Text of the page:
By Jim O’Hara and Pam Lundborg
An Onondaga Nation School teacher was accused Wednesday of sexually molesting or endangering the welfare of nearly half the female population of the Nation school.
Albert Scerbo, 44, of 7406 Liffey Lane, Clay, was indicted on 17 counts of endangering the welfare of a child, 11 counts of second-degree course of sexual conduct against a child, four counts of first-degree sexual abuse and three counts of second-degree sexual abuse in connection with incidents from Sept. 4, 2002, through Dec. 18, 2006.
The 35-count indictment accuses him of victimizing girls who ranged in age from 7 to 14 over four years. He is accused of engaging in sexual contact with 16 of the 17 girls, according to the indictment. The indictment doesn’t detail allegations of endangering involving the 17th girl.
Scerbo, a music teacher at the kindergarten-through-eighth-grade school on the Onondaga Nation, was put on administrative leave following his arrest Dec. 18. At that time, Onondaga County sheriff’s detectives charged Scerbo with having sexual contact with two female pupils, ages 7 and 8, over the past two years at the school.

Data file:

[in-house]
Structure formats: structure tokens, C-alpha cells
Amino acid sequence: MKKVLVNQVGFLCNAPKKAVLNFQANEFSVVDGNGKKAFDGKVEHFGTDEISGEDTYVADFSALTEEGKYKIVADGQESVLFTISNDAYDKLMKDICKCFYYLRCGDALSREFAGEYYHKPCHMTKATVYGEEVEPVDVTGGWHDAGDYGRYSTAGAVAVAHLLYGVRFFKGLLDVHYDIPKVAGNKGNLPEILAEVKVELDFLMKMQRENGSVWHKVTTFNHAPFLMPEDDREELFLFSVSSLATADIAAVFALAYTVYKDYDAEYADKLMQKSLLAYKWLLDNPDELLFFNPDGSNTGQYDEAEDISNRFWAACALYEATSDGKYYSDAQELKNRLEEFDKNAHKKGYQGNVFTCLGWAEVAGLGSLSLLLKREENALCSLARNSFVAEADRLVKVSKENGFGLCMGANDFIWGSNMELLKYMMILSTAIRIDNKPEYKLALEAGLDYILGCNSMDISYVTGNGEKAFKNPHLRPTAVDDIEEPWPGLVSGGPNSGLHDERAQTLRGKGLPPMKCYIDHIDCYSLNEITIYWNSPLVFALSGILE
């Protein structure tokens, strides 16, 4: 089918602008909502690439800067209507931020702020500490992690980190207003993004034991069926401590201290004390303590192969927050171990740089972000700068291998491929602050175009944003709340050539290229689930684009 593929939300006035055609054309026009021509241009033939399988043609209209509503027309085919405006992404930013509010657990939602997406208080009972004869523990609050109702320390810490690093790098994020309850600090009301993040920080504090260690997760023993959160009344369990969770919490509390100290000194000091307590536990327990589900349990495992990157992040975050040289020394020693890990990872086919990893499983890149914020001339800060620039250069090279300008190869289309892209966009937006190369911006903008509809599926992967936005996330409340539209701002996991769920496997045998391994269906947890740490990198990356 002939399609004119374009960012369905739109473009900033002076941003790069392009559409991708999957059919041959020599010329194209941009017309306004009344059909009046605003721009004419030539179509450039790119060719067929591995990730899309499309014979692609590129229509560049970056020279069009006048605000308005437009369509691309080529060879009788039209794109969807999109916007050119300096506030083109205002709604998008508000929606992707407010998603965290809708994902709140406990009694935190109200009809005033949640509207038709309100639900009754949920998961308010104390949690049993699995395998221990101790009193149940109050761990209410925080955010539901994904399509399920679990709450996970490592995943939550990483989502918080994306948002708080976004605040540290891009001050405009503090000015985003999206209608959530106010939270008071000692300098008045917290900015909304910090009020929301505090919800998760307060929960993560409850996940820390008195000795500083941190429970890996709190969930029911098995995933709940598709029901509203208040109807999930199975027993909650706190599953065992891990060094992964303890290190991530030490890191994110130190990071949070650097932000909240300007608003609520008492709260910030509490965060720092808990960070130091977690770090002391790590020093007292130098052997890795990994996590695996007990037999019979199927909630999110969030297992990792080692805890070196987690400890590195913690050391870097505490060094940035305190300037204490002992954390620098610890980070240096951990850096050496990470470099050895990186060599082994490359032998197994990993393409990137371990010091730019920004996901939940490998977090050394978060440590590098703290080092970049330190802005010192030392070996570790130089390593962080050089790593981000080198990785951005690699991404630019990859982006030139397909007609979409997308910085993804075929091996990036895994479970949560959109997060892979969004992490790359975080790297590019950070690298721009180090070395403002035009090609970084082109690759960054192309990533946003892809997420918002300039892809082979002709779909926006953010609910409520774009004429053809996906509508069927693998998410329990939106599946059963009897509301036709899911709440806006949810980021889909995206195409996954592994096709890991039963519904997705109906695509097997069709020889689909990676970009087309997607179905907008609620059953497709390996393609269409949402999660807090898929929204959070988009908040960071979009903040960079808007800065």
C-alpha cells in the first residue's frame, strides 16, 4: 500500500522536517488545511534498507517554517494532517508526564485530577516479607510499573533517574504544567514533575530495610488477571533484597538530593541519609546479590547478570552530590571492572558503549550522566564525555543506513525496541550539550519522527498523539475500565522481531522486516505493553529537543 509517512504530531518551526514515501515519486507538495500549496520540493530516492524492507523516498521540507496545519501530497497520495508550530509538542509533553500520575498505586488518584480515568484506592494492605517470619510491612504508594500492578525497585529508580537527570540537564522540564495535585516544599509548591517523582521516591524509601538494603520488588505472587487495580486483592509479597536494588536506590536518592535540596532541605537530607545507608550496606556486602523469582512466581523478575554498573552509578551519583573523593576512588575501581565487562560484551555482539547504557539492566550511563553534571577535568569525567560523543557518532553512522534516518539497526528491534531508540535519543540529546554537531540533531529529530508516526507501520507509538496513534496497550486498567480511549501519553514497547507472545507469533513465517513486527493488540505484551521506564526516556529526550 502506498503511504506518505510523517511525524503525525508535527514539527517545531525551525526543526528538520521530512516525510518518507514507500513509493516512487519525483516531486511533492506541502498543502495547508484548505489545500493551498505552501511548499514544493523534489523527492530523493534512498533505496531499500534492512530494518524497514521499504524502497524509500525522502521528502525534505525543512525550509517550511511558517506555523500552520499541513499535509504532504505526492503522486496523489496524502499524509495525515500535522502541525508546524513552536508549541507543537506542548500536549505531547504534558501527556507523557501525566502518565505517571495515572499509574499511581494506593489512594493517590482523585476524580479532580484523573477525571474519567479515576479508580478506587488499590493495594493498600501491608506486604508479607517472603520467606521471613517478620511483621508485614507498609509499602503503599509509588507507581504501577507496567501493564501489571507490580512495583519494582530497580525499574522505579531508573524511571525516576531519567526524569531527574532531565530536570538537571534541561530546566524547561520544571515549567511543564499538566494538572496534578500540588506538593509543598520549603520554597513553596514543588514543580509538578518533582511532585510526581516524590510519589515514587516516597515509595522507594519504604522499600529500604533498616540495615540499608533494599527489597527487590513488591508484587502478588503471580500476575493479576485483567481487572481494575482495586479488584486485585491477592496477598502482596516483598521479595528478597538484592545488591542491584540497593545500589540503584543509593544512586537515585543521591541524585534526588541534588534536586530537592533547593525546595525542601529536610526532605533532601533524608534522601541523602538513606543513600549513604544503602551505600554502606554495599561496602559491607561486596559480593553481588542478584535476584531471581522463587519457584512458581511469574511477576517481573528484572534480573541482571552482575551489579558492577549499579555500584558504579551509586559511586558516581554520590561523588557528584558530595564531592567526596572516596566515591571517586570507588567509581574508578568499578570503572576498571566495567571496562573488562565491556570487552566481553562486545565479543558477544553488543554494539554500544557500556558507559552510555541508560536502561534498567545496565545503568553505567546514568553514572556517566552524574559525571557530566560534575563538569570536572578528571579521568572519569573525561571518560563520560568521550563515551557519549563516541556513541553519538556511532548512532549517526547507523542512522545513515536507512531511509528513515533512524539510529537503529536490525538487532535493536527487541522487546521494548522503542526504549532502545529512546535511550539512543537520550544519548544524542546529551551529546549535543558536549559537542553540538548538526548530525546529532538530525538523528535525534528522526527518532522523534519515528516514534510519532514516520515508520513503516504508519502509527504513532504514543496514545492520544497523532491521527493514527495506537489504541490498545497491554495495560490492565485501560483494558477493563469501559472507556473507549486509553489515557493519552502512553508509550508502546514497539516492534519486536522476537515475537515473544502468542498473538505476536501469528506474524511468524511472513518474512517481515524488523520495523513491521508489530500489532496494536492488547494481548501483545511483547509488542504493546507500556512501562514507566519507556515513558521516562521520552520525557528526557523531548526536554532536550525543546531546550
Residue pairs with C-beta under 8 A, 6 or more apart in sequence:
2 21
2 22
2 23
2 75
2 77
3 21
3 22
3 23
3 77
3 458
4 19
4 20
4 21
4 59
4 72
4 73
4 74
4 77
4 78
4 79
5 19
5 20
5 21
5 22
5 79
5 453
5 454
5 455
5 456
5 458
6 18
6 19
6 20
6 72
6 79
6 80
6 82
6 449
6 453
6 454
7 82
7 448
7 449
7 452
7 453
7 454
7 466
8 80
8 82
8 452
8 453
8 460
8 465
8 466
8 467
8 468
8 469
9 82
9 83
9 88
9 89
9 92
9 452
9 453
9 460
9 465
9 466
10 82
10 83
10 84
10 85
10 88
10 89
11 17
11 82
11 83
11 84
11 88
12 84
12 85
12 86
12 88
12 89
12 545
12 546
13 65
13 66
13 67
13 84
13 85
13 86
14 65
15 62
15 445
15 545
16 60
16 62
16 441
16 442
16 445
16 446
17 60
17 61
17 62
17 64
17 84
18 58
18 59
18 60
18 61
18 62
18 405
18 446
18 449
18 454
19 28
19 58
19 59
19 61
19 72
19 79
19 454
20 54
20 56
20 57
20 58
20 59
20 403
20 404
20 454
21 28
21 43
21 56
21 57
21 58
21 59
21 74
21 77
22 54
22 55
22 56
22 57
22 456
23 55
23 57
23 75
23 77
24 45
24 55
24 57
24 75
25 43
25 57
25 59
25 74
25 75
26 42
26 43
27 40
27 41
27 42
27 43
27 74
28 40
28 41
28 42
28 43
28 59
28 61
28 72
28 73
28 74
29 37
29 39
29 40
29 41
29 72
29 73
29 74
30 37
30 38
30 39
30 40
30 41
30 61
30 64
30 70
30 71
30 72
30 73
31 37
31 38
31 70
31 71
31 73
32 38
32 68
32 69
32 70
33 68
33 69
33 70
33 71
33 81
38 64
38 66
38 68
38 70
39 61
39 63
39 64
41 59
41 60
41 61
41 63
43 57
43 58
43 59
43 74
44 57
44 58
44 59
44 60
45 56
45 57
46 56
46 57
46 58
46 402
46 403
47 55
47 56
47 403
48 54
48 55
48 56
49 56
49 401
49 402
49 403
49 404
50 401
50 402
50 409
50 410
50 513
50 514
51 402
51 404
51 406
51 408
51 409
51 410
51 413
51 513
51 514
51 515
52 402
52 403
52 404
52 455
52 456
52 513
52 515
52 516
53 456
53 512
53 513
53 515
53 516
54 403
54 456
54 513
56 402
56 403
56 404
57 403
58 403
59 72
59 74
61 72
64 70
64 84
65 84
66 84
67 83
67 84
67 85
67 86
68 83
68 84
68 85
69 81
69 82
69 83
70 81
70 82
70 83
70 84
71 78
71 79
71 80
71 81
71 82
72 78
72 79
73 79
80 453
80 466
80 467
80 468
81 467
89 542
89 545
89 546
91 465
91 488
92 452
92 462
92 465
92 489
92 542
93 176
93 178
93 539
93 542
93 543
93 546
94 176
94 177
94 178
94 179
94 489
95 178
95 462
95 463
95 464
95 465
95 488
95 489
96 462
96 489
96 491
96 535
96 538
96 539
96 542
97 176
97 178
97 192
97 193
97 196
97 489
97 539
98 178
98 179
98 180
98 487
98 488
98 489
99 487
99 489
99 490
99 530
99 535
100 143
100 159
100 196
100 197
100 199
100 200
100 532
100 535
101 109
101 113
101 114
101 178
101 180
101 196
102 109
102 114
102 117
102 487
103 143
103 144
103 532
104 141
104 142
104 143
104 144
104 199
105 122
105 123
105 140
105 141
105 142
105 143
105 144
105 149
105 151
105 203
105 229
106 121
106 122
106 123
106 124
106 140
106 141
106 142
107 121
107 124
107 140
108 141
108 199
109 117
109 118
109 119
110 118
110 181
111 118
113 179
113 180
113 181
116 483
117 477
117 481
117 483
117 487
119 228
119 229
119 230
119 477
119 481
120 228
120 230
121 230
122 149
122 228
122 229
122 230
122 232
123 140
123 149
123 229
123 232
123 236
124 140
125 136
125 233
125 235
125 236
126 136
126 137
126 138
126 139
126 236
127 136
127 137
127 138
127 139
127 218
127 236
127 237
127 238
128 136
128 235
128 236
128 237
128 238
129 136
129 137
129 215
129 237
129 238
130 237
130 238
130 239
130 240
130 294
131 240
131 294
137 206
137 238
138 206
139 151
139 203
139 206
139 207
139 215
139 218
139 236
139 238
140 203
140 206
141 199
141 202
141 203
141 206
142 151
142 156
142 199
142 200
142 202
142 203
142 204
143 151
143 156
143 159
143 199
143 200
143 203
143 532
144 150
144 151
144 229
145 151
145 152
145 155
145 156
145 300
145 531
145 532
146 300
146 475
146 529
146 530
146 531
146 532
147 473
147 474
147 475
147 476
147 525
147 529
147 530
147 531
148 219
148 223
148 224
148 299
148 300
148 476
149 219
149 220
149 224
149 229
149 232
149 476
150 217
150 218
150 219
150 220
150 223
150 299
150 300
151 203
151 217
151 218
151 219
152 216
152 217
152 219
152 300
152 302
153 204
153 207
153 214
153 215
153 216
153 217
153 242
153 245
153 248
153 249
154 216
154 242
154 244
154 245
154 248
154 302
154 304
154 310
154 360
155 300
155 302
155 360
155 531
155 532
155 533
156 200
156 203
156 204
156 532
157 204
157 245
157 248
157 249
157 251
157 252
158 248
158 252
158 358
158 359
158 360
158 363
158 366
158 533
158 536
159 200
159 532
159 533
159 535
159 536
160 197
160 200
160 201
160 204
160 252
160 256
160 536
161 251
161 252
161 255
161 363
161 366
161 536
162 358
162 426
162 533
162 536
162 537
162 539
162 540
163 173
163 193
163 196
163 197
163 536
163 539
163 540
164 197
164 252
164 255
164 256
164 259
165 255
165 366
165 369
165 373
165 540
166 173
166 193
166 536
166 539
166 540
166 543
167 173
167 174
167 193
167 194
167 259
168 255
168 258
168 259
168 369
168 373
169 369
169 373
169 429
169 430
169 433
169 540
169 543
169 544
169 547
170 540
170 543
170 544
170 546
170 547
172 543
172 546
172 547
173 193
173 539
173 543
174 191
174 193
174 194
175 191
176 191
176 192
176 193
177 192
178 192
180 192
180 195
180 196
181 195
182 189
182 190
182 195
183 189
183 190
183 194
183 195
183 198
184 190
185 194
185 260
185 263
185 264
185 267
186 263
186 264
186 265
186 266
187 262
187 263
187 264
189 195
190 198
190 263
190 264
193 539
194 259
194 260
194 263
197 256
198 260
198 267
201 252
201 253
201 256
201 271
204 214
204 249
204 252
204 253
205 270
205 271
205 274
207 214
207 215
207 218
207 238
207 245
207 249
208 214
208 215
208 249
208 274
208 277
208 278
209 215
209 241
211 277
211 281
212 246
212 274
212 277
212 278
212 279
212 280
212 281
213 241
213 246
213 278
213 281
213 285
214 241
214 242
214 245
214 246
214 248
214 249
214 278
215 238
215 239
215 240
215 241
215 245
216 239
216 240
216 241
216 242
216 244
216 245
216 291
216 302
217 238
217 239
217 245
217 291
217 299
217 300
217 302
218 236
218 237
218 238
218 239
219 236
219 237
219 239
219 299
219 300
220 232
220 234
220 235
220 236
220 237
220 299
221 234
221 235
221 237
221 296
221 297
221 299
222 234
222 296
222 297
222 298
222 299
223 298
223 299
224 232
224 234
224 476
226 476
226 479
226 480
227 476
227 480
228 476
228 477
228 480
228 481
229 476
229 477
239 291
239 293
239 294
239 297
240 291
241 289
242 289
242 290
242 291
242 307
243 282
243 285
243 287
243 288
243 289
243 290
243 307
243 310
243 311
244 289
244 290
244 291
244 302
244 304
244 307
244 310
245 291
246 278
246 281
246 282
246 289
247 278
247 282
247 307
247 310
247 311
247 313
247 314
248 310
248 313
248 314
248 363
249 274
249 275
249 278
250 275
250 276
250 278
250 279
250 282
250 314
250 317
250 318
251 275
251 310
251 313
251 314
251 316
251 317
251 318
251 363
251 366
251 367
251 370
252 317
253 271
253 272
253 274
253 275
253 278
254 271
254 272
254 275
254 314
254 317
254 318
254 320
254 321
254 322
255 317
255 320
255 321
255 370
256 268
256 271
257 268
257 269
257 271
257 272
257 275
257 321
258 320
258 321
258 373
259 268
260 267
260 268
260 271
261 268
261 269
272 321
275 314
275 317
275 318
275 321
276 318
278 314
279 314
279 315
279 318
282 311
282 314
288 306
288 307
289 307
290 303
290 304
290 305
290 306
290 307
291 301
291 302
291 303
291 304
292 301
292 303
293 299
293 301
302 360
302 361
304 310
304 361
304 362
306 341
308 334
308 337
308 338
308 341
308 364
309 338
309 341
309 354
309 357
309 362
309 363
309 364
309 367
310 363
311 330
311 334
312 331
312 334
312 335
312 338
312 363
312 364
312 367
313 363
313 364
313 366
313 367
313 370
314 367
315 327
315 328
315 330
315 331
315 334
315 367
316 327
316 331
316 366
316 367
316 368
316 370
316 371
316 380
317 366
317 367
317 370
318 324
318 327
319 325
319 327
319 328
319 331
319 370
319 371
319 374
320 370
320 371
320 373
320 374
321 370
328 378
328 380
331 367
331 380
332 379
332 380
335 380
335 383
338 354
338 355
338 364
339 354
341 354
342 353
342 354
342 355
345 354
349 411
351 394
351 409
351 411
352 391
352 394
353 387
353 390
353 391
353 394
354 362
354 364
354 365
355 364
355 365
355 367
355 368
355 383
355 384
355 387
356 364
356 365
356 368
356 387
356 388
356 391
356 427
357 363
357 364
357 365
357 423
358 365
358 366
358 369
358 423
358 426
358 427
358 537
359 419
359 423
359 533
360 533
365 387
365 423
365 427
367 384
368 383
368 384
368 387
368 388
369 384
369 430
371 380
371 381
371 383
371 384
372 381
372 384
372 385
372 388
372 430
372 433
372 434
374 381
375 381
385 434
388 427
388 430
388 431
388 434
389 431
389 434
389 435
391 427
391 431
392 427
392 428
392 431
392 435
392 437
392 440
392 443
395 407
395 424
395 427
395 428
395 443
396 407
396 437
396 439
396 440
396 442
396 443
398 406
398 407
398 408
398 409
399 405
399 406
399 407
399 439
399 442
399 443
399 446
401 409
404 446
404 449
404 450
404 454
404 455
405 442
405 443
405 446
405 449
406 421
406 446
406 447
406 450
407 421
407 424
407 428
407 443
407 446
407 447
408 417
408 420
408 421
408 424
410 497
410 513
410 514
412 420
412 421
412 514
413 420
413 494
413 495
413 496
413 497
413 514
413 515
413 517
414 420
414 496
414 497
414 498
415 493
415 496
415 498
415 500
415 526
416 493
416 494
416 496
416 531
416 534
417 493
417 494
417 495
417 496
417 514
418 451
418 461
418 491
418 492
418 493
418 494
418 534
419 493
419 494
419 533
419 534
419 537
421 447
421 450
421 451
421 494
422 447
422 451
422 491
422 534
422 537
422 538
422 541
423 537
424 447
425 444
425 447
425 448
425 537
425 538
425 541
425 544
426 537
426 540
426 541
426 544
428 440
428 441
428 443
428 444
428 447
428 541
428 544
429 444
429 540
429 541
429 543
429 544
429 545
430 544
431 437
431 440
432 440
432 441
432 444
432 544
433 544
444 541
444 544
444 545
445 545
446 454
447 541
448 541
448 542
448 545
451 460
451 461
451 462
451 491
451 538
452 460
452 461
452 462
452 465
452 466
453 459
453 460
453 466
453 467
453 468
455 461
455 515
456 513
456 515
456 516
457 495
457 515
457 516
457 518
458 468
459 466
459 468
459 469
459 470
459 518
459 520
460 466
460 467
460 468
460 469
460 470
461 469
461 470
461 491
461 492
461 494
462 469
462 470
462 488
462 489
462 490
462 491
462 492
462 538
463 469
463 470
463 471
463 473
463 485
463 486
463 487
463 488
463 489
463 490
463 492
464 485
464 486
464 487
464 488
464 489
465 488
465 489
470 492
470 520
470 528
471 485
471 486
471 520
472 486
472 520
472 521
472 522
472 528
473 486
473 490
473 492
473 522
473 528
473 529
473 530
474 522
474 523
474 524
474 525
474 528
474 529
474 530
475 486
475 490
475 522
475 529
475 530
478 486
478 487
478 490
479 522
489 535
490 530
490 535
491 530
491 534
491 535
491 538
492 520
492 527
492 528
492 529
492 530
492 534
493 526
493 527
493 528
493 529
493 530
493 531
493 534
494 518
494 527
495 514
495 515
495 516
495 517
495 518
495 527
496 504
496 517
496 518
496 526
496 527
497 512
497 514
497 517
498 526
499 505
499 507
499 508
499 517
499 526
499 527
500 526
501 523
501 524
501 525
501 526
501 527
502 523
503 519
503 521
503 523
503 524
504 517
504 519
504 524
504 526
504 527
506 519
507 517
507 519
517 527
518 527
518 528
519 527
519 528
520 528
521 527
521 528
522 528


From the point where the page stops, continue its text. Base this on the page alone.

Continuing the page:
Onondaga County Sheriff Kevin Walsh said he has never before seen so many witnesses and victims come forward in a case like this.
“There have been other cases where we were sure there were other victims, but they didn’t come forward,” he said. “I can’t ever remember there being this many people coming forward.”
LaFayette schools Superintendent Mark Mondanaro said Wednesday that district officials were not aware of the new charges. Scerbo remains on administrative leave, he said.
After the last arrest, the district formed a crisis-intervention team to work with the students and families, Mondanaro said. As new information is revealed, the team will continue its work, he said.
District Attorney William J. Fitzpatrick said the case that began with two victims grew to 17 victims as a result of a continuing investigation by his office, the Sheriff’s Office, the Onondaga Nation and its Council of Chiefs.
Fitzpatrick saidall of the victims had been Scerbo’s pupils at one time or another and that the incidents all occurred at the school.
The district attorney said it was understandable that girls might have been afraid to come forward with allegations against a teacher, and he commended them and their parents for having the courage to do so now.